Samaki Walker ... we won't even discuss.

Rick Fox, great guy, terrific interview, Peja-stopper, but give him the ball, facing, with a Doug Christie in front of him, and the best option is to swing it ASAP.

So, if the ball comes into any other Laker player's hand, can he beat any defender he happens to run into, the way, say, Tracy McGrady can? Don't even take it to that high a level, just say the way an Allan Houston can, and did, when he dropped 53 points on the Lakers last Sunday?

Flatly, no. The other Lakers are utterly dependent on Kobe and Shaq to get their open shots for them. Not a one of them has the one-on-one offensive capabilities of a Dennis Johnson, a Kevin McHale, a Robert Parish, a James Worthy, a Kareem Abdul-Jabbar, a Byron Scott. They are limited.

It's just one man's observation, and open to disagreement, in theory, until it's the fourth quarter and you need to come back from seven down. Then it's no longer just a theory.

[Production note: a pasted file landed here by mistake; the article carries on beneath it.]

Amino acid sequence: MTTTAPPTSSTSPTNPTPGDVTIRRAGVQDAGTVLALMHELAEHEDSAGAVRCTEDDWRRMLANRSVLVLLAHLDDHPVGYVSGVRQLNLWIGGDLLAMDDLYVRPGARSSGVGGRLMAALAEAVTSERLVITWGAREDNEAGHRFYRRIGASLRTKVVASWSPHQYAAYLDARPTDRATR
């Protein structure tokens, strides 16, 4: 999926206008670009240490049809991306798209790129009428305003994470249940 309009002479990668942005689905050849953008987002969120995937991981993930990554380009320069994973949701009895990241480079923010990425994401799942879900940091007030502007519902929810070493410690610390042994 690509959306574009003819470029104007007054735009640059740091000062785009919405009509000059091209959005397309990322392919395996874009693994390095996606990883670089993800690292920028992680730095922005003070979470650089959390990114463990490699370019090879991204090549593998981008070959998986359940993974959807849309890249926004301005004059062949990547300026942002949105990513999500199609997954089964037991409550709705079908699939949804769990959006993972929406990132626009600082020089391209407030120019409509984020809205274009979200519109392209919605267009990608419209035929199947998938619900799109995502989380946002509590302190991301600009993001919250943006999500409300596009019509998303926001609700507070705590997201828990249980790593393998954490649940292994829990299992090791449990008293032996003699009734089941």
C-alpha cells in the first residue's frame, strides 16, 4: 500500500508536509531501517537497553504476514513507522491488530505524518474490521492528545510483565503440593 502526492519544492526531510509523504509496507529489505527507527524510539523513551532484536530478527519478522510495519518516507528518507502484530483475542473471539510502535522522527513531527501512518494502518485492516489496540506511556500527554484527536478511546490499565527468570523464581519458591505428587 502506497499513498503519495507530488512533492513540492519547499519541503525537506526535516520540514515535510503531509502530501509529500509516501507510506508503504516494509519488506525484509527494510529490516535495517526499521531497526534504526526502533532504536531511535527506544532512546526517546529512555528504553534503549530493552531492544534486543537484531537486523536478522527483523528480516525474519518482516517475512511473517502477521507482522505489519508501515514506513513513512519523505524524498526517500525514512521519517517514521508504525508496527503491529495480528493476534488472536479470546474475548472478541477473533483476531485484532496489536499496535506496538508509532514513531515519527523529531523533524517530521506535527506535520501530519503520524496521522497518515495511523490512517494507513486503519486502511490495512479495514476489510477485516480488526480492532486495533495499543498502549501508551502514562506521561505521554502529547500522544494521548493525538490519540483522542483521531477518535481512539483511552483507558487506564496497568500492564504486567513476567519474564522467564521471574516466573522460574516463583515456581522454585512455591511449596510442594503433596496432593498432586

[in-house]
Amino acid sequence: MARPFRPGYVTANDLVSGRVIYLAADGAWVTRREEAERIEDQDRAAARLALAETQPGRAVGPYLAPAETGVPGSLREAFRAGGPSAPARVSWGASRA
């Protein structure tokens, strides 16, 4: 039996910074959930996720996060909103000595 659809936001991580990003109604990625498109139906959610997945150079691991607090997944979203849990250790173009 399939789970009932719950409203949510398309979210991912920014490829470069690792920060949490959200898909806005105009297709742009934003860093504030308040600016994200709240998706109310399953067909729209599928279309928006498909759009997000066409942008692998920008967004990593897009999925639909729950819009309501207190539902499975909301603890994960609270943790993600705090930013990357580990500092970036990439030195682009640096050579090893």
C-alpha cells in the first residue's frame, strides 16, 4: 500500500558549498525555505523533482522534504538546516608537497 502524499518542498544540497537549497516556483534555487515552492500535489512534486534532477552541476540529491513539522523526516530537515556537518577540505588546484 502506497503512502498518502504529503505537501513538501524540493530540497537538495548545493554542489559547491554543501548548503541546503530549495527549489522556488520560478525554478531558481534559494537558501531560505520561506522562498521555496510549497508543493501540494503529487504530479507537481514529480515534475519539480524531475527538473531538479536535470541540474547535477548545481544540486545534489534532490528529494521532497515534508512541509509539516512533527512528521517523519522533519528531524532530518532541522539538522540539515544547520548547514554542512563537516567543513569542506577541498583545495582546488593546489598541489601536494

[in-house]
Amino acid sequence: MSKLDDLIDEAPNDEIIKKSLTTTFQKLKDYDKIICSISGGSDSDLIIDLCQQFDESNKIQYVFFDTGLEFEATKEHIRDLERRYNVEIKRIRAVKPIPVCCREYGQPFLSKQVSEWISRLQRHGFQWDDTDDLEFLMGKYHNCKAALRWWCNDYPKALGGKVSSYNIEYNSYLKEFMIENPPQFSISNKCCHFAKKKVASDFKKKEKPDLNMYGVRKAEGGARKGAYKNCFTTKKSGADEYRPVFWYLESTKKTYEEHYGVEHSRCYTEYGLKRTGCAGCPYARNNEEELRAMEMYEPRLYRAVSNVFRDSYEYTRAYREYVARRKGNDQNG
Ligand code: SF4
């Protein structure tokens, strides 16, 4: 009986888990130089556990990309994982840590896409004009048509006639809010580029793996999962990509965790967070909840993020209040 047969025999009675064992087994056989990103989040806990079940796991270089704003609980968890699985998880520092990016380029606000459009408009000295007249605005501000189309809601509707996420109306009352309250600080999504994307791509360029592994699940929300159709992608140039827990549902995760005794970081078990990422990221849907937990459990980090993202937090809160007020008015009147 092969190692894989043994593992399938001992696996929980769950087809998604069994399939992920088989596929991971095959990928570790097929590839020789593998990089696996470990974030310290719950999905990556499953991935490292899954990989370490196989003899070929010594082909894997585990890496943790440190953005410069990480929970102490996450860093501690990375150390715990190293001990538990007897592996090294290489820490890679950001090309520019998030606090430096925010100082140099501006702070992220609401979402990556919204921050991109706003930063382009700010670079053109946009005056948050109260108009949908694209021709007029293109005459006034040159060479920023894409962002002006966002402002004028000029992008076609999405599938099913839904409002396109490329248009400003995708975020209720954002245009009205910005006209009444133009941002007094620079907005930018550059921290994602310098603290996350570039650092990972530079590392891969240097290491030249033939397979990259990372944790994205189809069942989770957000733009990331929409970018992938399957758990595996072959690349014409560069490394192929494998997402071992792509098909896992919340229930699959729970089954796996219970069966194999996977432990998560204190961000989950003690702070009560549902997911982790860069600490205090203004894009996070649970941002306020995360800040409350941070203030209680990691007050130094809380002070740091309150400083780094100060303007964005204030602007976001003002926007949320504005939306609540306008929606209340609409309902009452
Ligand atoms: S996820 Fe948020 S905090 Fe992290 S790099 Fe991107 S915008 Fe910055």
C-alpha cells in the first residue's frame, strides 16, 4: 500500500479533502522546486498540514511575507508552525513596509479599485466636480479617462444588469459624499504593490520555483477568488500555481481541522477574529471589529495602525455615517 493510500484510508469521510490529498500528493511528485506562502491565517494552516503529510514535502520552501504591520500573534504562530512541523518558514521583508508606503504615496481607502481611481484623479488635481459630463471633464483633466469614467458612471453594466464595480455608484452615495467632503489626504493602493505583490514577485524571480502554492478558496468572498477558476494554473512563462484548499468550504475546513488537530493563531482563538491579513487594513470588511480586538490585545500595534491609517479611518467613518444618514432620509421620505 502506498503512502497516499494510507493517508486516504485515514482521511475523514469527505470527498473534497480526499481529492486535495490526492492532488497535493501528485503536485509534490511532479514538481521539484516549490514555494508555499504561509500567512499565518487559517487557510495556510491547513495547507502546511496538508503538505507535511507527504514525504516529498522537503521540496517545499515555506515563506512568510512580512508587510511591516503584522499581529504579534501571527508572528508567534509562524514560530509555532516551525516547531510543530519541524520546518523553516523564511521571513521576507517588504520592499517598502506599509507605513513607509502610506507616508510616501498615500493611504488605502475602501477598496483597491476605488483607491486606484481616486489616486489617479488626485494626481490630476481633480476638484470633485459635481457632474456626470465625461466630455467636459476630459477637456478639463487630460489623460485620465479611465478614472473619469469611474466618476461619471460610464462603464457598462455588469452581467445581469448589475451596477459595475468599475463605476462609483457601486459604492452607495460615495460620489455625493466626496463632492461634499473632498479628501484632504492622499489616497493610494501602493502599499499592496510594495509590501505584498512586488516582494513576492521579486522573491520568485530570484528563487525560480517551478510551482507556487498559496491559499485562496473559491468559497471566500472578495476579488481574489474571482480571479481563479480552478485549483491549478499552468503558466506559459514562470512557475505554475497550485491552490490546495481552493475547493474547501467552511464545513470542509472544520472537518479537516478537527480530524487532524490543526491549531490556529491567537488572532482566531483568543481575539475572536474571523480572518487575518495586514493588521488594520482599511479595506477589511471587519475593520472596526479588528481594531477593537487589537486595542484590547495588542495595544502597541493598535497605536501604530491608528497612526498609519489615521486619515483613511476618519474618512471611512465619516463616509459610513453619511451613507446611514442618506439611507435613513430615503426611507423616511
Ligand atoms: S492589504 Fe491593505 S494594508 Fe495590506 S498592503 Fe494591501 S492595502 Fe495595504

The Denver Nuggets and their coach Jeff Bzdilik decided to single Kobe in back-to-backs Feb. 11 and 13. Kobe hit 43 in a 121-93 blowout at the Stapler, then scored 51 in 31 minutes, less than three quarters, in a 113-102 win at Denver, while covered by four players in succession, including Donnell Harvey, a glorified thug who smacked Kobe in the face instead of saying hello, first thing, to set the tone, and Vince Yarbrough, a 6-9 player of some talent. Like they weren't even there. Kobe has come into his own; and there's nothing anybody can do about it -- except double him.